If Prestonfield’s extravagance, dinner, and show are not enough, we come back through the city to see Edinburgh at night—rather to see Edinburgh Castle towering above us by night. This is everyone’s dream castle, built on a rock 70 million years old, The Castle Rock, and the site of a fortress for over 2000 years! We see the Castle from Princes Street, the main shopping thoroughfare. It is an unusual street; the stores line the north side of the street leaving the view to the castle unobstructed. The south side of the street leads to gardens. It takes the breath away.

We’re up bright and early the next morning for a tour of Edinburgh. Our guide, Keith, though not Sean Connery, is as true a Scot as there is, and he gives us quite a tour! Not only of the town, but also of traditional Scottish dress. He explains the kilt—a single piece of fabric up to nine yards long—and its history. We see many men wearing kilts and later we stop in kilt shops, learning that the entire outfit will easily cost more than $1,000.00.

“People are always asking,” explains Keith, “what’s worn under the kilt?”
“Nothing’s worn” is the Scotsman’s reply. “Everything works just fine!”

He also shows us what he claims is the “ugliest building in Scotland”—The Scottish Parliament. It did win eight international architecture awards, but, hey….

We tour Edinburgh Castle and see from the views why it was so important to the history of Scotland. We walk the same paths that Mary Queen of Scots walked, and visit the room where, in 1566, she gave birth to James I whom she left behind when she fled to England in 1568. There’s such a sense of historical presence in every room we visit that it sends shivers. The views from the castle are extraordinary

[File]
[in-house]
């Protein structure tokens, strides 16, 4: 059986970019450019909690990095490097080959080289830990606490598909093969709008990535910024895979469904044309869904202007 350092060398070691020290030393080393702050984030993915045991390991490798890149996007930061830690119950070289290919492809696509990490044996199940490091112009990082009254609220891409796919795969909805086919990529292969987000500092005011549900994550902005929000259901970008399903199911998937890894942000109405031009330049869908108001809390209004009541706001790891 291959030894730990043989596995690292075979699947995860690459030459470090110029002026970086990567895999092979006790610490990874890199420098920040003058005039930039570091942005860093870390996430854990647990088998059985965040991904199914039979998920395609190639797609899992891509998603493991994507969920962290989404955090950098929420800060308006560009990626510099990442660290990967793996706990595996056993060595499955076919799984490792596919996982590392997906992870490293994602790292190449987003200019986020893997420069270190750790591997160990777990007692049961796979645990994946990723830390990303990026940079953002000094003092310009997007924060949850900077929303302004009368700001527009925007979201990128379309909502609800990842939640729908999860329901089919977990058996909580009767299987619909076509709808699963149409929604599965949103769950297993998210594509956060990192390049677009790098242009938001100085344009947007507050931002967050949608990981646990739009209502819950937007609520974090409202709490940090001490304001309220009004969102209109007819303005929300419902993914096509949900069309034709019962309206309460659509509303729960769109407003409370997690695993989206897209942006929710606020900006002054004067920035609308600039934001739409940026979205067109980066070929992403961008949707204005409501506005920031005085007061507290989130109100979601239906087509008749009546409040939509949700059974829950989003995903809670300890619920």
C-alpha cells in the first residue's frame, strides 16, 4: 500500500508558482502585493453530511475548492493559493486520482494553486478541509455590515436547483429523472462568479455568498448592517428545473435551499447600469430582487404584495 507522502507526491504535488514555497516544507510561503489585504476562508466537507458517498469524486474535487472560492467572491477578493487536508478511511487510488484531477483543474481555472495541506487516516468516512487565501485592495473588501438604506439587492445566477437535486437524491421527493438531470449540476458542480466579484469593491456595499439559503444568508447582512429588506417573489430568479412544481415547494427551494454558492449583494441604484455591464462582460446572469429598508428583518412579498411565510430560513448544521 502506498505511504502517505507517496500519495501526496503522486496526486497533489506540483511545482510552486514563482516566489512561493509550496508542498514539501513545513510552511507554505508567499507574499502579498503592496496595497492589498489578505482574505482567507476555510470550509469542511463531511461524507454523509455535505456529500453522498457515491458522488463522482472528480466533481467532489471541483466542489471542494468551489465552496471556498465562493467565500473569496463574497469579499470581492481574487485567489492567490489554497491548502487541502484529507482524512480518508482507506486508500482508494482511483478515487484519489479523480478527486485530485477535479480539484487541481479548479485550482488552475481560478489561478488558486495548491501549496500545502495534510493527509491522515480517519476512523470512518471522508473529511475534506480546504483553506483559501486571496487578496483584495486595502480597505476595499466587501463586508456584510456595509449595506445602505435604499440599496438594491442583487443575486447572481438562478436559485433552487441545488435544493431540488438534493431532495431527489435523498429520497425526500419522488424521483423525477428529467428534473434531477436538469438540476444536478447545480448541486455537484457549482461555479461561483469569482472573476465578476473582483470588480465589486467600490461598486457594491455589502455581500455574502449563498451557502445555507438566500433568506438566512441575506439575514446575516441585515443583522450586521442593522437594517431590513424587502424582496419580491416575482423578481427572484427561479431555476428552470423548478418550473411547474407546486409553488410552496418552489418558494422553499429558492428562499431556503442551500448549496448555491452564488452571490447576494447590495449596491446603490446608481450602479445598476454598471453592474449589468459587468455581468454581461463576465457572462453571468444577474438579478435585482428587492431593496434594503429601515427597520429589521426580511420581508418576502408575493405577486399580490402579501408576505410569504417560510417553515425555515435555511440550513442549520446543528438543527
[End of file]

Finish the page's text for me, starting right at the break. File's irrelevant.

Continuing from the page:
Click to play Edinburgh Castle
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From Edinburgh Castle, one can walk a mile to the Palace of Holyroodhouse, the official residence in Scotland of her Majesty the Queen. This walk is known as the Royal Mile, and it passes many interesting attractions. As our coach is taking us elsewhere, we forgo the Royal Mile on this day. If we begin at the other end, it’s all uphill. NOT.

We have the afternoon to ourselves and we leave the coach on Princes Street. Now we are in modern Edinburgh, no different from any other metropolitan shopping area with the same crazies! We cross to the south side of Princes Street to head toward our bus stop, and lo and behold, we are stopped by our dear friend, Mike from Burton-upon-Trent, England, who we are supposed to meet the next day when the tour ends. We are staying a few extra days for this extra special visit. What are the odds????? In the middle of a city!!!!!!! Now that's serendipity! First order of business is catching up over tea—actually tea for me; the guys are coffee drinkers. Rob and I catch the bus back to our hotel after we make plans to meet the following day at Holyrood House.

This evening is our tour's farewell dinner in South Queensferry, a little outside Edinburgh, at The Two Bridges restaurant, looking up at the Forth Bridge. Through these narrow, winding streets that challenge our skillful coach driver, Robert Louis Stevenson wandered, and it was in this town that he wrote Treasure Island. How cool is that? It is the perfect farewell to the tour, but it is the beginning of our visit with Mike.

Sunday, February 17, 2008


Edinburgh, Scotland is an historic, modern, old and young vibrant city. Its charm lies at least partly in its inherent contradictions, so exploring the city sometimes forces me to step back and remember that I am walking in the imprint of history. I definitely feel that way in Edinburgh Castle, and that is just the beginning.